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Fields of Green
Ages: 12 and up
Time: 45 mins
33 field cards
33 livestock cards
33 construction cards
33 building cards
20 water tower cards
14 silo cards
4 player aid cards
1 general aid card
30 equipment tiles
61 money tokens
20 victory point tokens
44 wooden food tokens
32 wooden water tokens
4 card stack label tiles
1 first player token
1 year track
Object of the Game
The players are farm owners trying to expand their property and business by acquiring fields, properties, and livestock.
At first, I was not sure what to expect. The game is a streamlined successor to the acclaimed Among the Stars (which I have not played). On the other hand, the theme is farming (which is not exactly a favorite of mine). However, the artwork is beautiful (I have loved Naomi Robinson's artwork for years) and Rahdo's runthrough was enough to convince me to give the game a fair chance.
I found the rules and mechanisms easy to understand and teach.
At the beginning of every round (year) you will draw a combination of six cards from different piles representing fields, livestock, constructions, and buildings. In addition to the end-of-game victory points printed on each card, you will use fields and livestock to spend and generate resources which help form the economic engine that drives the game. Constructions can boost your overall economic engine with their abilities. Finally, buildings generate end-of-game victory points based on conditions unique to each card.
During the Action Phase, you expand and manage your farm by building new locations, constructing additional water towers or silos, selling at the market, or restoring previously abandoned locations.
When planning and expanding your farm, you must take care to ensure that optimal placement is achieved. Fields need to have access to nearby water towers. You need sufficient food to provide food for your livestock. Some locations benefit from being adjacent to certain types of other locations. Equipment tiles can further enhance your economic engine by providing interesting and thematic abilities.
During the Harvest Phase, you activate the locations in your farm in order to spend and generate resources (typically spending water to generate food, or spending food to generate money or victory points). While you can activate the locations in any order you choose, you must activate all of them. If you do not have sufficient resources to meet the requirements of a given location, it will become abandoned and be turned into an open area.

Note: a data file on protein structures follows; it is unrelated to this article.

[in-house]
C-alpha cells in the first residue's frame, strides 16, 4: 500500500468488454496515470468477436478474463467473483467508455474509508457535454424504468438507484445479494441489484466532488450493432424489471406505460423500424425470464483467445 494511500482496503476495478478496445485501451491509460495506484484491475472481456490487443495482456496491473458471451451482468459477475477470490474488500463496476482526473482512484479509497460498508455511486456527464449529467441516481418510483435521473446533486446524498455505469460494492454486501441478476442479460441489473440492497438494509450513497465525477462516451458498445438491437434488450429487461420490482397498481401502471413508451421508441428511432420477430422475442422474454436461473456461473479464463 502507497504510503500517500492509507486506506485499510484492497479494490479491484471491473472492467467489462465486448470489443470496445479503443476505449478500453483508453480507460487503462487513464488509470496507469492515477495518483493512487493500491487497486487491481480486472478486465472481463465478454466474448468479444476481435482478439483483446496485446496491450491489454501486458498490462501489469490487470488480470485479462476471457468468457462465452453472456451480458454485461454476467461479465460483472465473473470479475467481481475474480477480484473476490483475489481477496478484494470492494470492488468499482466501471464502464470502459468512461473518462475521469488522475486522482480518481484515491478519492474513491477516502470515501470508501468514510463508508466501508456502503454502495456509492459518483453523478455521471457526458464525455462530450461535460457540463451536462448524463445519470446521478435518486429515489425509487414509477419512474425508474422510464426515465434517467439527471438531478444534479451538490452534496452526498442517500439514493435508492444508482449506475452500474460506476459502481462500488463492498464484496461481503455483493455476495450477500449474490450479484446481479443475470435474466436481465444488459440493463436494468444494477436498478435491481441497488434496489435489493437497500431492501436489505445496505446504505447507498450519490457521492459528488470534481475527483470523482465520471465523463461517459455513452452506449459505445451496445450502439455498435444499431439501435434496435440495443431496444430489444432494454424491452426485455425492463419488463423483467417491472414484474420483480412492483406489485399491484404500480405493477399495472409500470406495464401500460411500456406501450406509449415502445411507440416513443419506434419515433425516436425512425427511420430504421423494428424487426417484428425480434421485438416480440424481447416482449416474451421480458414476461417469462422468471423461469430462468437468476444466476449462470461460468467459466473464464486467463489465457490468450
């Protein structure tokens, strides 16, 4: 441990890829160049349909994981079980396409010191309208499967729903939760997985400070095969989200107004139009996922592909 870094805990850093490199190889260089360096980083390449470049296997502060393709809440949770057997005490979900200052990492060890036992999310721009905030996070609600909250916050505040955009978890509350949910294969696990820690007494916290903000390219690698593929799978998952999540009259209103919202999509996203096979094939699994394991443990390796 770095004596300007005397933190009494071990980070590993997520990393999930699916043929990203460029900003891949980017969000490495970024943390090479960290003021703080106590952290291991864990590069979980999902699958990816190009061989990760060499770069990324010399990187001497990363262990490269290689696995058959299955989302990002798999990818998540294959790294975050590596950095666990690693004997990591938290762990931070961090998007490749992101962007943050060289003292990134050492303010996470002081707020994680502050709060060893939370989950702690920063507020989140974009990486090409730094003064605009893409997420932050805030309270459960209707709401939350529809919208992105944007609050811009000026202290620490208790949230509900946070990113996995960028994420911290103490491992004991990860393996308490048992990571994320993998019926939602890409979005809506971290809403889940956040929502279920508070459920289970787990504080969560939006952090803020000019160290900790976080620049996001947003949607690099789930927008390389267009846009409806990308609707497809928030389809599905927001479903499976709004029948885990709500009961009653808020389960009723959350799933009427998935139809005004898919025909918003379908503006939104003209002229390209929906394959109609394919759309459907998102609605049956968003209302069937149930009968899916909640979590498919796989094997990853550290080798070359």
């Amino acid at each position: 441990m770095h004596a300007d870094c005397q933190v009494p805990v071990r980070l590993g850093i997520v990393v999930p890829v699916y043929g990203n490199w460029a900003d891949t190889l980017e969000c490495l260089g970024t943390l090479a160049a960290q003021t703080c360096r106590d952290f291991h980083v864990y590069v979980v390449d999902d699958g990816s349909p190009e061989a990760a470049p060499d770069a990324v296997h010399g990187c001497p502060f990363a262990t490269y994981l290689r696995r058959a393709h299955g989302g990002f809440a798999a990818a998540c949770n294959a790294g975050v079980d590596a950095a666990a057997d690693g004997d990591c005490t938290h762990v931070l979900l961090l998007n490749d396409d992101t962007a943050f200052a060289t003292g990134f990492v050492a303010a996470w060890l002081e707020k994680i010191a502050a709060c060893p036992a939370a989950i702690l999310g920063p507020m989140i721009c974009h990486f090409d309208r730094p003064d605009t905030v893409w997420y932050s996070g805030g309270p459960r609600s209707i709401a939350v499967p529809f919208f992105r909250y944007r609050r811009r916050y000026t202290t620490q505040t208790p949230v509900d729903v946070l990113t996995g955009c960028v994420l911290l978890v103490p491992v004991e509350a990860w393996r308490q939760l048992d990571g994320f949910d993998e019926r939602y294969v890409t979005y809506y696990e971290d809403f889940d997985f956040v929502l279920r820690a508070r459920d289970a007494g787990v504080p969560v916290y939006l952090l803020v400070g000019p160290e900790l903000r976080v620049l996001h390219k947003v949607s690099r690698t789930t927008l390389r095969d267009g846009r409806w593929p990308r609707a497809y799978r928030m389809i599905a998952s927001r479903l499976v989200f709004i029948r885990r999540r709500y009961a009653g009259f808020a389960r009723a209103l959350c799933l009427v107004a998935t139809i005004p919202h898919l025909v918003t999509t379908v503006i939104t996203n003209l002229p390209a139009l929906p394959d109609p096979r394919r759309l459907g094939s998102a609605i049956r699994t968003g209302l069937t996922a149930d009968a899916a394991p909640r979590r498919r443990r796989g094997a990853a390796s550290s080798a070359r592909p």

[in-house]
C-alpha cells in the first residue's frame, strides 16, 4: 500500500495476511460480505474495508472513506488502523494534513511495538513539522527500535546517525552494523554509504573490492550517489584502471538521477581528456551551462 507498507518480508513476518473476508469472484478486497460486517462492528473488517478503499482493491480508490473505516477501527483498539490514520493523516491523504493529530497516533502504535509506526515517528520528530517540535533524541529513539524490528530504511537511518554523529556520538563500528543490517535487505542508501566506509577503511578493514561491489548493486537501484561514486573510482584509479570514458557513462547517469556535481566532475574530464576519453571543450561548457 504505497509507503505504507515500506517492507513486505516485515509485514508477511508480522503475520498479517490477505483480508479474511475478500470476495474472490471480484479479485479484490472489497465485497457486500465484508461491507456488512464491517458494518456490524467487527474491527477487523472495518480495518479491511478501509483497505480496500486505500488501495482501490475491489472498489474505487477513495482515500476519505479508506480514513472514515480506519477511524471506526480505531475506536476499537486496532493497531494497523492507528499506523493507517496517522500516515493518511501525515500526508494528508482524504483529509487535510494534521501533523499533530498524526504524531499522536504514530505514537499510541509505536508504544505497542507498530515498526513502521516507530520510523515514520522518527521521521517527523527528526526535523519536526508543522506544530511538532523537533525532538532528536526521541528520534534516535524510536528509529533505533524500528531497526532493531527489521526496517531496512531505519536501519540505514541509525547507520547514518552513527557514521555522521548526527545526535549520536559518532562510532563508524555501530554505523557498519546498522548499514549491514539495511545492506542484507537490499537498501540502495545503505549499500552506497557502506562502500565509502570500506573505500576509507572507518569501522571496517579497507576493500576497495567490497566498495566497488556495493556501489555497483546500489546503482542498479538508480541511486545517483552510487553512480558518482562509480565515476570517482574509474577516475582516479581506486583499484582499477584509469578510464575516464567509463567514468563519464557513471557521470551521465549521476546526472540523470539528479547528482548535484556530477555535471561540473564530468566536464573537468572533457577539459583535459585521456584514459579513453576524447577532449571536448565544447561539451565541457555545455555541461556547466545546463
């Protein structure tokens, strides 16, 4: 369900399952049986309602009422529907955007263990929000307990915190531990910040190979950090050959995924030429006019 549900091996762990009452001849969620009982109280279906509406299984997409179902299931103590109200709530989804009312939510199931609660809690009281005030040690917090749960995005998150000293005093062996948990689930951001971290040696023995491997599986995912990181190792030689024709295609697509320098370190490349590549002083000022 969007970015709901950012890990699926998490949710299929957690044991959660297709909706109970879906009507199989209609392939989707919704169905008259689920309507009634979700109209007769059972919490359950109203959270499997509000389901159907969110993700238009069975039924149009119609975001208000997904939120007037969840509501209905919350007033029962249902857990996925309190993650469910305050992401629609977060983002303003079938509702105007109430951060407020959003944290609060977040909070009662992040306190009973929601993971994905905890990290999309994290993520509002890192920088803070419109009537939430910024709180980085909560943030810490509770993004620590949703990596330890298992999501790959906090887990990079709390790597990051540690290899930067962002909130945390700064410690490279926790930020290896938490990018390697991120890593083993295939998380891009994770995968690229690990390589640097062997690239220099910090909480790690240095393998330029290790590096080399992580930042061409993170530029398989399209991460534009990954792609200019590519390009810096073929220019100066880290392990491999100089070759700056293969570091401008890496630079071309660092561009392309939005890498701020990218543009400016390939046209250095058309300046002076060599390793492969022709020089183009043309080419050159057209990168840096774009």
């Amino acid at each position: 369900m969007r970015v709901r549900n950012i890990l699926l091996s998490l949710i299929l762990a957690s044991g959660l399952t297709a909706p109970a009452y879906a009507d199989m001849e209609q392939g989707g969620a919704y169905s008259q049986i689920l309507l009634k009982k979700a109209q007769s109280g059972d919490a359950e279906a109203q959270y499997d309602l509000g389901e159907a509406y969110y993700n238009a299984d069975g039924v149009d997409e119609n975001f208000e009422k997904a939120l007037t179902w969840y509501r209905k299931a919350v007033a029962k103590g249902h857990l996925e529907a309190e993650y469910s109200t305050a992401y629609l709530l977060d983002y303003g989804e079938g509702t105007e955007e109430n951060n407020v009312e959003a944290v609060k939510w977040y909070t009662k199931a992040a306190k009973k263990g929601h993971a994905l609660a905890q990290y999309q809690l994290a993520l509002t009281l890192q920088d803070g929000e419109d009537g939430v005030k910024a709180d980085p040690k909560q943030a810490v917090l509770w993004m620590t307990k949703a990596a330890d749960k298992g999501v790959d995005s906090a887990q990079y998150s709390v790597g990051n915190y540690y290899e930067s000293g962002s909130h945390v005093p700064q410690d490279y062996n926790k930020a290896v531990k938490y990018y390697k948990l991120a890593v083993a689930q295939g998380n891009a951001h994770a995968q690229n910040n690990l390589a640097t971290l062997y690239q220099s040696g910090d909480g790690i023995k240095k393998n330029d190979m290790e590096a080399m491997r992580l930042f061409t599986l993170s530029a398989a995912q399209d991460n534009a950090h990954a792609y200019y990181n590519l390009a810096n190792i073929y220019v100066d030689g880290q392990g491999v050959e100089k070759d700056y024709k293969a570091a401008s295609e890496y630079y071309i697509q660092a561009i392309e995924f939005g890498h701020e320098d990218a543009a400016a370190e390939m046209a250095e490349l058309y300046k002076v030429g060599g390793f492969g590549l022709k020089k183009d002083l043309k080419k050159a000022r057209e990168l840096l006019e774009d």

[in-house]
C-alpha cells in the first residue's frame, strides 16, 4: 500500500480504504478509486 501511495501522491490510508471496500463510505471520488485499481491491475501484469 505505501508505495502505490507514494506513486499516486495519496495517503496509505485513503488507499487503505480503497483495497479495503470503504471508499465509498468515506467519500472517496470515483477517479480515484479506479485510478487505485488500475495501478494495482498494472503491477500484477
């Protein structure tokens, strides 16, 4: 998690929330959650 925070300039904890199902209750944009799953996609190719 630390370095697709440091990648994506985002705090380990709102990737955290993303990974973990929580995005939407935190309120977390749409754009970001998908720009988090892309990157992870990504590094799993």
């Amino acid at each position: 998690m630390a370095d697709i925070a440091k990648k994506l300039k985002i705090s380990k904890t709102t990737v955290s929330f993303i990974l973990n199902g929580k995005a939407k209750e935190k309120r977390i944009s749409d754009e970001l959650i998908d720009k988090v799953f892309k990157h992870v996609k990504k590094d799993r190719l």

At the end of the fourth round (year), the players tally their victory points from buildings acquired during the game (not including any open areas), victory point tokens previously collected, left-over money and food, and for each empty water tower.
Although I have not played the predecessor (Among the Stars) I can understand why that game is critically acclaimed. Fields of Green is a wonderful concoction of easy-to-understand rules and mechanisms, thematic abilities (though superficial), and tight game play.
There are numerous ways to construct and manage your farm. In the end, the best built engine will win.
The drafting mechanism coupled with allowing the players to choose which cards are initially drawn come together really well. While there is certainly room for "hate drafting" the better choice is often to pick a card that will actually be of benefit to you and your farm, and I like that.
The game plays quickly and flows very well. Despite the large number of card variations, it is easy to get a quick overview of your farm.
I have played the game several times with 2-4 players, and with players of all ages. My children did not have a problem understanding or playing the game, despite the seemingly complex array of choices available. While the 2-player drafting mechanism "works", I think it could have been handled better. Drafting works really well at 3 and 4 players, however.
I was expecting to be pleasantly surprised by this game, and I definitely was! This is not your average (dry) Euro farming game. Game play is intuitive and rewarding. The game is well balanced and provides for a smooth gaming experience.
I can recommend this game as a medium-weight card game suitable in the following categories:
- Seasoned Gamers
thanks for the review. I'm curious if you played it with different player counts, and if it scaled well.
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I have played with 2, 3, and 4. The game played very well with 3 and 4 players. The difference in player count is almost negligible.
While the game plays well at 2 players, I found the drafting mechanism at bit wonky.
To give a more detailed outline:
The main difference between 3 and 4 players is how quickly "your" cards come back to you again. If you pass up the opportunity to take a certain card, you will not see those cards again until 2 or 3 other people have had a chance to draft from those. On the other hand, at 4 players, there are more "new-to-you" cards in circulation, so that offsets any differences. In other words — both 3 and 4-player game play is great.
At 2 players you shuffle all the drafting cards together and take turns picking a card from 6 at a time. This might lead to your opponent being able to block you much more effectively, preventing you from getting a key card you need. However, I did not feel that this affected the outcome of the game. In other words — the game works well with 2 players, but I vastly prefer it with 3 or 4.